how to win celebrity fashion show
Why Jessica Simpson, Mary J. Blige, and Victoria Beckham are Ruling the Celebrity Fashion Game
So when did Paris Fashion Week, once something of a decorous affair, become a paparazzi madhouse with Kim and Kanye at its center? And how did songstress-turned-reality TV star Jessica Simpson make multiple millions selling her Daisy Dukes at Macy’s?
Teri Agins, the brash, funny veteran Wall Street Journal reporter, wonders the same thing. Her new book, Hijacking the Runway: How Celebrities are Stealing the Spotlight from Fashion Designers investigates.
Yahoo Style: I was thinking about the mini controversy that surrounded the Kim and Kanye Vogue cover earlier this year. What was your reaction to that?
Teri Agins: The first thing I said was ‘Clever! Look at that clever Anna [Wintour], she’s tapped into the zeitgeist again.’ Anna is very savvy there, she knew that it was going to be exciting and controversial. For almost a week, Vogue was everywhere [in the news]. And I think she did it in a clever way because she put the two of them together, so she validated them as a pop culture curiosity without quite giving Kim Kardashian validation as a fashion person on her own.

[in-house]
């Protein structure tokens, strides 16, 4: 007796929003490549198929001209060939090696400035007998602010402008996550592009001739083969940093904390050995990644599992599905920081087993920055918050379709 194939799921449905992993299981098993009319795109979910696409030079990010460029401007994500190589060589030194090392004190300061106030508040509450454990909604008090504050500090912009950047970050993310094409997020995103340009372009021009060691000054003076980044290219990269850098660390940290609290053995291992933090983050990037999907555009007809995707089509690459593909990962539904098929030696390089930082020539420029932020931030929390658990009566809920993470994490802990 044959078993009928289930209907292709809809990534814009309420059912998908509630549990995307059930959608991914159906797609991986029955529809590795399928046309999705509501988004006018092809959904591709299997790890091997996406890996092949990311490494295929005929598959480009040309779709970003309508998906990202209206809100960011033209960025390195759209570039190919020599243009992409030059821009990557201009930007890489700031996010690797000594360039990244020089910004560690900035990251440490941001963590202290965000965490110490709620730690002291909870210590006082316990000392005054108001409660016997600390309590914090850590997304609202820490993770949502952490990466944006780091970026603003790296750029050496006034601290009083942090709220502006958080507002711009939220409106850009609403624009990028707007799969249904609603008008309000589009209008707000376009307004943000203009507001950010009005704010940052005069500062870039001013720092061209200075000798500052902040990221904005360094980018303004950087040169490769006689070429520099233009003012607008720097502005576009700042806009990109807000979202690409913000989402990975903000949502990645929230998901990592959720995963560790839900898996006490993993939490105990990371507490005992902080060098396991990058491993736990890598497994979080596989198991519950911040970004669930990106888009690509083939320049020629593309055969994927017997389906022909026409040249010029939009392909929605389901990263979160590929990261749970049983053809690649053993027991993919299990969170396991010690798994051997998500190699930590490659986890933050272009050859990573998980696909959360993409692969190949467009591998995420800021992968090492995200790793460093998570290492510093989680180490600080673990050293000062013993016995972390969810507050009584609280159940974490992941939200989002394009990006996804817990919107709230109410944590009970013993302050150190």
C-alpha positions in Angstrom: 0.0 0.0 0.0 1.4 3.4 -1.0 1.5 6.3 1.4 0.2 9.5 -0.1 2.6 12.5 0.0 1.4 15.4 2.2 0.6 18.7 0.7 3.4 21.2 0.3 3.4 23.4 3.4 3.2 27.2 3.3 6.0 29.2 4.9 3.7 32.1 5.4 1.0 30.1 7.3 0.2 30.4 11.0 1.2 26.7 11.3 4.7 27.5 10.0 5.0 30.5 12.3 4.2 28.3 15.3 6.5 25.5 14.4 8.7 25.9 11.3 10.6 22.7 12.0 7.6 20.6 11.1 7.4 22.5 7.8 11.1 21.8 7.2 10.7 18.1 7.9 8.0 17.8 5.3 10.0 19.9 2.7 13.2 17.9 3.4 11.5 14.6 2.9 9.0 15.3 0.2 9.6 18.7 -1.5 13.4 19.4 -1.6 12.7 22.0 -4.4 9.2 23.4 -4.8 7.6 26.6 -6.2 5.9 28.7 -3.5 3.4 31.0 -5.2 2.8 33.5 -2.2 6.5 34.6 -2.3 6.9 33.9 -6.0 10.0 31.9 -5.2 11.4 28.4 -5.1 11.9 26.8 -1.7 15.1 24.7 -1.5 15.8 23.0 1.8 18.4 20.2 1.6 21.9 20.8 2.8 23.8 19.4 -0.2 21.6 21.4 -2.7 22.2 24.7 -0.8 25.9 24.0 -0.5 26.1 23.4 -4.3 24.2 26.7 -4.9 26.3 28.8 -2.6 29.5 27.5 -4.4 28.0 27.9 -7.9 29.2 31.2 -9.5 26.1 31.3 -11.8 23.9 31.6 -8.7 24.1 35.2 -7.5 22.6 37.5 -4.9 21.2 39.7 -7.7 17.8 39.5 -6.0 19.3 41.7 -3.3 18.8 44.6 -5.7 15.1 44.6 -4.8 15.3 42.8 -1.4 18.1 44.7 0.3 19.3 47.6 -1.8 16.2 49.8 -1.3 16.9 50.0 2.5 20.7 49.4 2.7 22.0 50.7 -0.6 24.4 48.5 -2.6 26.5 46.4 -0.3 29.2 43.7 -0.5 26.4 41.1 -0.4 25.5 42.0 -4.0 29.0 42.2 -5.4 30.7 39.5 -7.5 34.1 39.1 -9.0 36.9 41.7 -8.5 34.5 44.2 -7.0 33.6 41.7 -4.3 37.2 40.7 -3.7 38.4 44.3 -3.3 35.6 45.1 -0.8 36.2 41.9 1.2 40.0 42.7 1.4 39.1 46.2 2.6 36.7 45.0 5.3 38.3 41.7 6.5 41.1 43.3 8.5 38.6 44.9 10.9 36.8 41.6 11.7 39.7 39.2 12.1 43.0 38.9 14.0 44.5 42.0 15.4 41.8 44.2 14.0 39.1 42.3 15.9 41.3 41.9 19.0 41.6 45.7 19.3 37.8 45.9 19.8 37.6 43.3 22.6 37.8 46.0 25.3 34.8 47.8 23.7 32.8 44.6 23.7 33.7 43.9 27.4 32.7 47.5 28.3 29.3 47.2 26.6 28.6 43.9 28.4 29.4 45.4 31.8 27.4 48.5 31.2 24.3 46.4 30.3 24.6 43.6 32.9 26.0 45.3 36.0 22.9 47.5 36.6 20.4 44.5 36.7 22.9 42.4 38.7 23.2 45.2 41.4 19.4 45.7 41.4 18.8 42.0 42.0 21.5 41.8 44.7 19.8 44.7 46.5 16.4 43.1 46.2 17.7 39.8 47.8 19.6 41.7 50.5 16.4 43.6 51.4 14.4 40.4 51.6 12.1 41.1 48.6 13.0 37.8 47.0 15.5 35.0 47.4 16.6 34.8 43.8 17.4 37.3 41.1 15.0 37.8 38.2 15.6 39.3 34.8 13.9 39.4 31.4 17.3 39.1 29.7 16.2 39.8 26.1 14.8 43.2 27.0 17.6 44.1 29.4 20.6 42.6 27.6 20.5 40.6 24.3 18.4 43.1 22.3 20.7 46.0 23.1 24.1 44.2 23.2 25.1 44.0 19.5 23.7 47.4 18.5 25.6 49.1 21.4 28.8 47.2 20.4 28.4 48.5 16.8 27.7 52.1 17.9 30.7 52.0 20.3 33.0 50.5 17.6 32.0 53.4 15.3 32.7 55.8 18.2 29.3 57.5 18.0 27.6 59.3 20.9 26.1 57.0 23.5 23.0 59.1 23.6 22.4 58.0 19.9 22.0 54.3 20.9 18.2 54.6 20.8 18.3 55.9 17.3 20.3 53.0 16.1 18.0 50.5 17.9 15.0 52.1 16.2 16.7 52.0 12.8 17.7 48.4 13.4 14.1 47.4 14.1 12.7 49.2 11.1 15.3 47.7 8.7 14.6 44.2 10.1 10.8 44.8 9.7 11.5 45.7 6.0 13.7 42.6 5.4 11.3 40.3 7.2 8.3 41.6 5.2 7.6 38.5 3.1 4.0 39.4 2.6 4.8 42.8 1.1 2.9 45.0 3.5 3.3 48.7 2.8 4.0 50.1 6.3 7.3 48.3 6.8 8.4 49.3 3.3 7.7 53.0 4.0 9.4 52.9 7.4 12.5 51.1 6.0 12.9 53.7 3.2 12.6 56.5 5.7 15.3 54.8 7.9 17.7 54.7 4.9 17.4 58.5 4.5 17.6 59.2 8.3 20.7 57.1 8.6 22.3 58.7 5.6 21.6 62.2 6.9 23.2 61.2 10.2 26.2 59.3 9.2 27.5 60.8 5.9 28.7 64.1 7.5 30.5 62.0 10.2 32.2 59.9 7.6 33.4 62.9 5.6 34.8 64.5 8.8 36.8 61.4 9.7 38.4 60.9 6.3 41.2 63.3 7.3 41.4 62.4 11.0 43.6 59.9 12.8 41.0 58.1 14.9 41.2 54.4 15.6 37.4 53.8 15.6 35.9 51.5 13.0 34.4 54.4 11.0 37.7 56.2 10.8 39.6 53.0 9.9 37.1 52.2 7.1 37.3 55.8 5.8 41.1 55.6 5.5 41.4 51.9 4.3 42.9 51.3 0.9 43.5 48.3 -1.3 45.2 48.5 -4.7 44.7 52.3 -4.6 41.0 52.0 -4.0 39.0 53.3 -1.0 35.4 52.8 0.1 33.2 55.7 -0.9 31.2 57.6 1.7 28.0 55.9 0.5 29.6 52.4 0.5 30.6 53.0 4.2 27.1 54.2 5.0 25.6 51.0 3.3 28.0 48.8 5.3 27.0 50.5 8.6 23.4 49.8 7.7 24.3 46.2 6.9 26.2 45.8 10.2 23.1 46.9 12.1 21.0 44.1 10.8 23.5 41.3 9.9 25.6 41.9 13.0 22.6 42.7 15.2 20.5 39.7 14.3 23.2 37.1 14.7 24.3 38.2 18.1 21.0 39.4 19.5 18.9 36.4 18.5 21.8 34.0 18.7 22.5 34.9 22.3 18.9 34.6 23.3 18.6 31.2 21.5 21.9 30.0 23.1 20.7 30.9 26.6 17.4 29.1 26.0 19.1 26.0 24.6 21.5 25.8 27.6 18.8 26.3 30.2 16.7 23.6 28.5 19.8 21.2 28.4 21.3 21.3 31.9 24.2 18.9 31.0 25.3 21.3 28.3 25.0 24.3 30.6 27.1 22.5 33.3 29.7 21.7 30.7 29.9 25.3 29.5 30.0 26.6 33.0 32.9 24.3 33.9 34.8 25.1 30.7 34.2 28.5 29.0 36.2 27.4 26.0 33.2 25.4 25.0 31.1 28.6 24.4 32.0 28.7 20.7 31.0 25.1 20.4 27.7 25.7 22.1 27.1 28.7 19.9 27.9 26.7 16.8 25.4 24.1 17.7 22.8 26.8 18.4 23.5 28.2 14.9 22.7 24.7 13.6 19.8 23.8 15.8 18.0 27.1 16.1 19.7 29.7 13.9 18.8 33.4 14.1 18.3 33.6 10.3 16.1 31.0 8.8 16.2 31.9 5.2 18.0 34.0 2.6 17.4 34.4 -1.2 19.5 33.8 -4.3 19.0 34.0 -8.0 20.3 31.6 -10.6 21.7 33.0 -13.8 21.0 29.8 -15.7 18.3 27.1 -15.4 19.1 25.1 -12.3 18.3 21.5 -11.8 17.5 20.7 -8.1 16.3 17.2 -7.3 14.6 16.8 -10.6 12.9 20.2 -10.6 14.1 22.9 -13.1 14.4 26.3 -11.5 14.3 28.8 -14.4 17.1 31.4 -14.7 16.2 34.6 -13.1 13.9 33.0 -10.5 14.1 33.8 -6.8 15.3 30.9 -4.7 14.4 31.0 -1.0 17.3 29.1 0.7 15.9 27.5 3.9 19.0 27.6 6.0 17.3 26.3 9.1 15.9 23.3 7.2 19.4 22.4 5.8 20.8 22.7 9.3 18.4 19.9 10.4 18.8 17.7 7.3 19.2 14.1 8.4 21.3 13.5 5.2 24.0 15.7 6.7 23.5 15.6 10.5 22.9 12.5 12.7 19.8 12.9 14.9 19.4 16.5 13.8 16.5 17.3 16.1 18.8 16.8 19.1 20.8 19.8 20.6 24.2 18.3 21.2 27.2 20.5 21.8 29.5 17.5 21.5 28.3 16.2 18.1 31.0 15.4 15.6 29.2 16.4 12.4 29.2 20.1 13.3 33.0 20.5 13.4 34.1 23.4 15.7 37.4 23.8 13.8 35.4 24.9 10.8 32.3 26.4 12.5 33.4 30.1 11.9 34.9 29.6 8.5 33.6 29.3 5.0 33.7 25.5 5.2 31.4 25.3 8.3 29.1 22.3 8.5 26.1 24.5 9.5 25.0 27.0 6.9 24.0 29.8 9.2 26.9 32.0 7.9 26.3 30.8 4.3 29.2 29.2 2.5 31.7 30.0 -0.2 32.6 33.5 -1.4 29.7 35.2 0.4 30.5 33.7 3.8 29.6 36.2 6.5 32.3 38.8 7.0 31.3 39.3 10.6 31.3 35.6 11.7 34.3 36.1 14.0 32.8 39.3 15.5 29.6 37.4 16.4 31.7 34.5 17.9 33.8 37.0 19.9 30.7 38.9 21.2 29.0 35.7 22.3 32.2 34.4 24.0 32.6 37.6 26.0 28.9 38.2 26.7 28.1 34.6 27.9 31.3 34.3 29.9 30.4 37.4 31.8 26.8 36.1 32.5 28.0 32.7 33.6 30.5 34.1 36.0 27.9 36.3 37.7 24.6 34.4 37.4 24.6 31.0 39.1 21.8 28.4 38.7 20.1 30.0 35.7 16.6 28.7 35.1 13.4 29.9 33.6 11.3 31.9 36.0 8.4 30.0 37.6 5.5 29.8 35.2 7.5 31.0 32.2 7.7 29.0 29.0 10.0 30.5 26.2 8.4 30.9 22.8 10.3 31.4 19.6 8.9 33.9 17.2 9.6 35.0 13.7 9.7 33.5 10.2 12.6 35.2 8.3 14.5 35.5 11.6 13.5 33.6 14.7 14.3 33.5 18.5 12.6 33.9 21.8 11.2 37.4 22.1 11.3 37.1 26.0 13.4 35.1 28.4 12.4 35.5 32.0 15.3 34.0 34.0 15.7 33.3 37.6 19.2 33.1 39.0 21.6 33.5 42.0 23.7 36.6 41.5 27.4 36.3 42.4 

YS: Now Kimye show up to Paris Fashion Week like royalty, swanning around.
TA: They really did hijack the runway [this season.] Derek Blasberg tweeted that he was at a show where Kendall was on the runway, Kim and Kanye were in the front row, and Kanye was on the soundtrack. But I think a lot of designers might not invite them back because it upstaged the shows. It was ridiculous. I remember when Paris Hilton caused a lot of noise, in her hey day, when she was coming to the shows. People went crazy. And eventually she was kind of on the ‘do not invite’ list because it was such mayhem. People get very curious about [certain celebrities] but then they eventually do move on.
YS: What does a designer get out of having a celebrity in their front row? Does it really make an impact?
TA: It’s become so common to have stars in the front row that if you go to a show [as a journalist] and nobody’s there, the first thing you think is ‘This show is not that important. There’s not even a Real Housewife or some TV anchor here.’ But conversely, you go to a Michael Kors show and you see Gwyneth Paltrow and Catherine Zeta-Jones and all of those people, you think, ‘This is a hot show.’ It’s a marketing tool and it affects your mood going in. But now a designer almost can’t not invite celebs, because it starts to look like something is amiss.